Legacy tech adds to management headaches in dealing with new normal
Concerns raised over post-Covid return to the office, with virtually all C-level leaders admitting to still using offline processes and significant numbers believing their company will prioritise business continuity over safety
With companies around the world still dealing with the ramifications of the Covid-19 crisis, research from ServiceNow has found that both C-level leaders and employees have low confidence that they would be able to adapt to another major business disruption, as dealing with legacy technology is still causing UK businesses concerns during lockdown.
The digital workflow company’s Work survey gathered opinions from 900 C-suite leaders and 8,100 employees across 11 countries, including 100 C-level executives and 1,000 office workers in the UK, from 1-10 September 2020. As well as the UK, the survey covered the US, France, Germany, Ireland, the Netherlands and India. Industries highlighted in the analysis included financial services, healthcare, telecoms, public sector and manufacturing.
The survey found that despite 96% of UK leaders and 87% of UK employees saying their company transitioned to new ways of working more quickly than they had thought possible during the initial lockdown, many departments said they would not be able to implement new digital processes within a month in the event of another major disruption, such as the current one. Only a minority of UK leaders believed that customer service (37%), finance (38%) and IT (39%) could introduce new workflows within 30 days.
Worryingly, the survey showed that such challenges were being exacerbated by most businesses still having a digital disadvantage, with 98% of UK C-level leaders admitting to still using offline processes. These included using offline workflows such as document approvals (59%), security incident reports (41%), performance reviews (39%) and leaving requests and processing (37%).
UK business leaders were also divided on how to keep their company most productive. While almost half (49%) want to maintain new ways of operating once the crisis subsides, slightly more (51%) were keen to return to business as closely as it was before Covid-19.
Also, despite 57% of UK employees feeling they now have a better work-life balance, both UK leaders (99%) and employees (80%) said they still have concerns about how remote work will impact their business moving forward.
Perhaps indicating problems ahead, the research showed that leaders are prioritising speed of business, while staff care about the human side of working. In terms of the biggest challenges posed by remote work, UK leaders are most concerned about extended timelines for new releases or innovations (48%), whereas UK employees saw reduced collaboration (48%) as their main worry.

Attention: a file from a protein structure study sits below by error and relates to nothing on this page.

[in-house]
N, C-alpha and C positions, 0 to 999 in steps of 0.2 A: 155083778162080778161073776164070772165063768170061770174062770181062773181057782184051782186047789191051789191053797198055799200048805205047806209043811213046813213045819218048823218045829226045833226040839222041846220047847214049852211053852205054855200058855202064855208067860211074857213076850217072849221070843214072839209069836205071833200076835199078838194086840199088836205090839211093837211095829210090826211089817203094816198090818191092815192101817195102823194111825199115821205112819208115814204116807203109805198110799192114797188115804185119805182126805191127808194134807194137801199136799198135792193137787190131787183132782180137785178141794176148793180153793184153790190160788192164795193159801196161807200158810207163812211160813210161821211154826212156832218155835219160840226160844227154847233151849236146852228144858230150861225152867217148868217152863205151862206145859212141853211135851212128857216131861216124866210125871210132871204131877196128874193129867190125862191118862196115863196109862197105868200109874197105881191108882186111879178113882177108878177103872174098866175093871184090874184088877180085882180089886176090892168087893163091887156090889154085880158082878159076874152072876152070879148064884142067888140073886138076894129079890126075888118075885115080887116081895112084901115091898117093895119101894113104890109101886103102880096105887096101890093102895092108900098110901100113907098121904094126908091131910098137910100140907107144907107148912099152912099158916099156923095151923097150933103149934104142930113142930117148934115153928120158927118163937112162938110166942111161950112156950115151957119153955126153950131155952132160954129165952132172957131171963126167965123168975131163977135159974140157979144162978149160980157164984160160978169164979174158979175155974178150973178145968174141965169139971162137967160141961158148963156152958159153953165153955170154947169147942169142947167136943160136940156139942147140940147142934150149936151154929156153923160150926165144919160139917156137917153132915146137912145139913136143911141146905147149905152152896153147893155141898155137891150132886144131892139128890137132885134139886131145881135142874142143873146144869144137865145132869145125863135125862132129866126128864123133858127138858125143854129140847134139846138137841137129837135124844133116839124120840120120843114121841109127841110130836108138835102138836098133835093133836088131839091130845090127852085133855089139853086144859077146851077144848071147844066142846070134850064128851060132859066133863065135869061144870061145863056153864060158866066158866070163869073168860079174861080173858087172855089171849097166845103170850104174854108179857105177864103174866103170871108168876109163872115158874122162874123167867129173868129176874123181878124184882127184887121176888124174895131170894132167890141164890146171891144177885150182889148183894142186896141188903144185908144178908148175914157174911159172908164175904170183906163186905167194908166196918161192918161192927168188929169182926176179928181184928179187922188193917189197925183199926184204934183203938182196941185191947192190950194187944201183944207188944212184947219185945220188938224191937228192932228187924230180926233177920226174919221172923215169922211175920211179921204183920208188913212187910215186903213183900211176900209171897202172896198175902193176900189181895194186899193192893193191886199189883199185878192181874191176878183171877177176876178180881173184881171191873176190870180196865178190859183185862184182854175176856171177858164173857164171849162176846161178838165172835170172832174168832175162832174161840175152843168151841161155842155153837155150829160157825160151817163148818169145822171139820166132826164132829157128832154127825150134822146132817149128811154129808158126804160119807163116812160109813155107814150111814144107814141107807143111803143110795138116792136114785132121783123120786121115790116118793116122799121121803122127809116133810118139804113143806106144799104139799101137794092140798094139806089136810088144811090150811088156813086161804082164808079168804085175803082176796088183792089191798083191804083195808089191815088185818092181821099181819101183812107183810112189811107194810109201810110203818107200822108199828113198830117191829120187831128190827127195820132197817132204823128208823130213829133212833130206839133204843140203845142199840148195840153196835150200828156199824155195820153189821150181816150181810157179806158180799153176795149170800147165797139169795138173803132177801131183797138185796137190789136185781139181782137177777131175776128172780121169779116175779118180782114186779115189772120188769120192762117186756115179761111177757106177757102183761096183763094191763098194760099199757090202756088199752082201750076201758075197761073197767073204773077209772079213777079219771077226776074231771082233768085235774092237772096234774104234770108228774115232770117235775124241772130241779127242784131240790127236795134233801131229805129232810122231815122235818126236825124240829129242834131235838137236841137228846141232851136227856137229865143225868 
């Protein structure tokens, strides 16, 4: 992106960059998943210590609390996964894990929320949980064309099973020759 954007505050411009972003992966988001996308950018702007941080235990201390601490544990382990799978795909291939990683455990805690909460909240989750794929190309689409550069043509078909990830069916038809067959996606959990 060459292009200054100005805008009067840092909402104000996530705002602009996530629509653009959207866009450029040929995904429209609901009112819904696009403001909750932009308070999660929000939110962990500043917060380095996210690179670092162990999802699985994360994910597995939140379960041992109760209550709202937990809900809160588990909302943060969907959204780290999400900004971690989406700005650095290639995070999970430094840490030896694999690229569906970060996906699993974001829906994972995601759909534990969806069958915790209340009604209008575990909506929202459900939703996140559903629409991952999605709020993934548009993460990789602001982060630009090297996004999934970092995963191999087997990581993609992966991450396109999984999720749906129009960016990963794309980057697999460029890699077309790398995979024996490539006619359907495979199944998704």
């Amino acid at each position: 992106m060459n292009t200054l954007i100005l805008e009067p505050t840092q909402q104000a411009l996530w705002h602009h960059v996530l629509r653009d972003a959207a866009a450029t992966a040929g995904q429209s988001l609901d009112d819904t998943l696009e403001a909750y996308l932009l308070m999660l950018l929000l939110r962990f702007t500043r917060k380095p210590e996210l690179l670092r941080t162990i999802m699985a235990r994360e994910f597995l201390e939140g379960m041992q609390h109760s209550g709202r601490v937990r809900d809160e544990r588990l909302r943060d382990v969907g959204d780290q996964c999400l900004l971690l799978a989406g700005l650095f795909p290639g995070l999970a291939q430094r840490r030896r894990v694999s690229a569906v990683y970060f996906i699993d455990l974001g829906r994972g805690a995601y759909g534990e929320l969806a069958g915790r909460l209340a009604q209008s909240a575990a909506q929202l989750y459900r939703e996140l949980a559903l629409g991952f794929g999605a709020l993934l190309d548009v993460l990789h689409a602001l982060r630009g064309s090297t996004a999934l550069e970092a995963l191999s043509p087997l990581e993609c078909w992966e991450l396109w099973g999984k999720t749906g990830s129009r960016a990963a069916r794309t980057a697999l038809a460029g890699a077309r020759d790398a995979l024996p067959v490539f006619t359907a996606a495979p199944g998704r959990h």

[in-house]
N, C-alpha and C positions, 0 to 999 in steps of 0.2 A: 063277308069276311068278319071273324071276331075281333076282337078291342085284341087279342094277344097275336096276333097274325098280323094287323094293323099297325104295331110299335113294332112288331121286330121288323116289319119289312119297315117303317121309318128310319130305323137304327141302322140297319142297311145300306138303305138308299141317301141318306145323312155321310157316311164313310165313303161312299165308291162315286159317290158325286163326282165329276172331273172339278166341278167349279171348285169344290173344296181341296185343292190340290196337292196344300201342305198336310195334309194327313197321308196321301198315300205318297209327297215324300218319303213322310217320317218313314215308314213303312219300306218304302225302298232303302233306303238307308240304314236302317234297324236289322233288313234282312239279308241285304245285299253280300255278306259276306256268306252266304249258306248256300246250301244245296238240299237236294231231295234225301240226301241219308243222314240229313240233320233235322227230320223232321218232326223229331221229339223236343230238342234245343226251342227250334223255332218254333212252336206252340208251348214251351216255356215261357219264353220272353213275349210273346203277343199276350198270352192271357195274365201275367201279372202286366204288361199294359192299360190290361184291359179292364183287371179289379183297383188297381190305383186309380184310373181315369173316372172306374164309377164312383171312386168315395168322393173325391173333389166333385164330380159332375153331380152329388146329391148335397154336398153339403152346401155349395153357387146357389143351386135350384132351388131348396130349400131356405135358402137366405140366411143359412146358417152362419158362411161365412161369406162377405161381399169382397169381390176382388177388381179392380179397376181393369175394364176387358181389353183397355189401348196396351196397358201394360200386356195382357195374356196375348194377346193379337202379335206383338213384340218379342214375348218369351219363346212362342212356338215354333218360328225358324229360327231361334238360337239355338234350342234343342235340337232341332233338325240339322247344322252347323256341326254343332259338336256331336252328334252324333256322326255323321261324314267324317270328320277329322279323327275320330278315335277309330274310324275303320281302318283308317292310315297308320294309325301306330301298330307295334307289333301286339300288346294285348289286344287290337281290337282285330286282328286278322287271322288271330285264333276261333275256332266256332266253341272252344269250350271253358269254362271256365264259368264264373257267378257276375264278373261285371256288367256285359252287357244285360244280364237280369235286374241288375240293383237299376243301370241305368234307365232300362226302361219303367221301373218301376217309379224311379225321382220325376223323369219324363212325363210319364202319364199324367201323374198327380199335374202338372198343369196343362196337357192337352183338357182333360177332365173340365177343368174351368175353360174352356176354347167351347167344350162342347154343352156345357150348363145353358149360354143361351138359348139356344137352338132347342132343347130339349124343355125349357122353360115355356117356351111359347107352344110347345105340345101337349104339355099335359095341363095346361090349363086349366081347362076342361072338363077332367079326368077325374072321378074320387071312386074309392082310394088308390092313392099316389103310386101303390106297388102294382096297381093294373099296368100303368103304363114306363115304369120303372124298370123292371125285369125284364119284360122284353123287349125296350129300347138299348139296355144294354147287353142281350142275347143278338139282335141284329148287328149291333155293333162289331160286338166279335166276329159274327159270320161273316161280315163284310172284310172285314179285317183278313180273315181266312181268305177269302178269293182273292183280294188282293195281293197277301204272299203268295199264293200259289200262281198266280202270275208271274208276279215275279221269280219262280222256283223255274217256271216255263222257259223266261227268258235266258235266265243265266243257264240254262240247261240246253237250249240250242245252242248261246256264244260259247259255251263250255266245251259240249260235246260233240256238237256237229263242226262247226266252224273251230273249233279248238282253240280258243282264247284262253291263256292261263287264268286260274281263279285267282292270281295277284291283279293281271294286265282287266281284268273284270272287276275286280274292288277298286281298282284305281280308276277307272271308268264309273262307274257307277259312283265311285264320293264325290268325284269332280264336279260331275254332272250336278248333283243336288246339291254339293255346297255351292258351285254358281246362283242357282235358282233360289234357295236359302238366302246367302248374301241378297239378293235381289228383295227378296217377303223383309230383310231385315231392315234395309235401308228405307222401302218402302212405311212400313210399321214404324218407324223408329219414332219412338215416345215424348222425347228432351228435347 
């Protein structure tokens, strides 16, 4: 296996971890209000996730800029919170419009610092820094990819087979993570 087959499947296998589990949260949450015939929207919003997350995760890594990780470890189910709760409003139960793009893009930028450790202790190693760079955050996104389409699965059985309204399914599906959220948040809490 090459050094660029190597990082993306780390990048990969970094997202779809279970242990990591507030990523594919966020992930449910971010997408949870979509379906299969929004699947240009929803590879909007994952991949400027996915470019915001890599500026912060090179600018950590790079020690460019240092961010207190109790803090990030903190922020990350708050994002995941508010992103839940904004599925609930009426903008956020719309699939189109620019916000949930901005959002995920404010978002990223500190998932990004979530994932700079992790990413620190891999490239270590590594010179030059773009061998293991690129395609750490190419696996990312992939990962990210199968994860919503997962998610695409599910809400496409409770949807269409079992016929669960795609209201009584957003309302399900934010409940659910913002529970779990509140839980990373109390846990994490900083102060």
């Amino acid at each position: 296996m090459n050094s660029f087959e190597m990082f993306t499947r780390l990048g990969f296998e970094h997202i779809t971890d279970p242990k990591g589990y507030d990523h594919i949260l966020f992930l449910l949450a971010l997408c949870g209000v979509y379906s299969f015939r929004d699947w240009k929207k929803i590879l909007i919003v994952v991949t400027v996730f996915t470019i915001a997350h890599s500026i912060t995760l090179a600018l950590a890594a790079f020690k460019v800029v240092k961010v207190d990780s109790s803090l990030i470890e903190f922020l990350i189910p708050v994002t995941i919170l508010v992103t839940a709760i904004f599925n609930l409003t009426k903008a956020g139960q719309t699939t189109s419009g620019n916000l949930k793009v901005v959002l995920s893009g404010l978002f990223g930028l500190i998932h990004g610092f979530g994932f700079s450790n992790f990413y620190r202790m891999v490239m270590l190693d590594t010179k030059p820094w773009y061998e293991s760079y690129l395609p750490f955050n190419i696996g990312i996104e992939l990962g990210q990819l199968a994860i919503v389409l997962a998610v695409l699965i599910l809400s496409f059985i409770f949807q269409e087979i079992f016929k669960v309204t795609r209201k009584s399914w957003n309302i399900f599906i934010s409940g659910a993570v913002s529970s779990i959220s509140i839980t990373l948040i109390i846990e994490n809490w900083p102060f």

“Organisations innovated rapidly, and initial sprints enabled them to react to the immediate Covid-19 challenges,” said Chris Pope, VP innovation at ServiceNow. “Some decisions made were knee-jerk and rapid, but at what cost? There may be good short-term gains, but are they ‘match fit’ for our new ways of working? For organisations still struggling to integrate and implement a fully integrated workflow system, the future of work will not arrive, and soon they’ll fall behind.”
Read more about the new normal of business
- Cisco survey shows employees demand greater ownership and choice in the ‘new normal’ of work with three-quarters of UK office workers wanting to choose whether to work from home or office, and manage their hours.
- New normal of remote working sees more than half of innovation budgets cut because of the Covid-19 pandemic.
- Global firms are increasingly putting their money where their mouths are when it comes to supporting remote working, as research shows firm evidence of a continued new normal.
As regards the future workplace and the new hybrid way of working that is likely to be the norm, the survey revealed doubts over workplace safety from both UK leaders and employees. Almost one-third (31%) of UK leaders and 51% of UK employees were concerned that their company would prioritise business continuity over safety.
Also, more than a quarter (26%) of UK leaders and 40% of UK employees thought their company would not take all necessary steps to keep staff safe when returning to the office.
“The critical challenge for UK organisations will be balancing the immediate need for business continuity with the personal needs of their employees,” said Pope. “This has been a difficult year for a lot of people. Many have seen restrictions over the past several months, which look set to continue through the winter.
“Businesses need to lead with compassion and combine empathy with meaningful action to help their employees navigate the months to come. In this distributed working environment, how organisations handle the moments that matter, from when a hire joins to when they leave, not only determines talent retention, but will also contribute to overall business continuity and success.”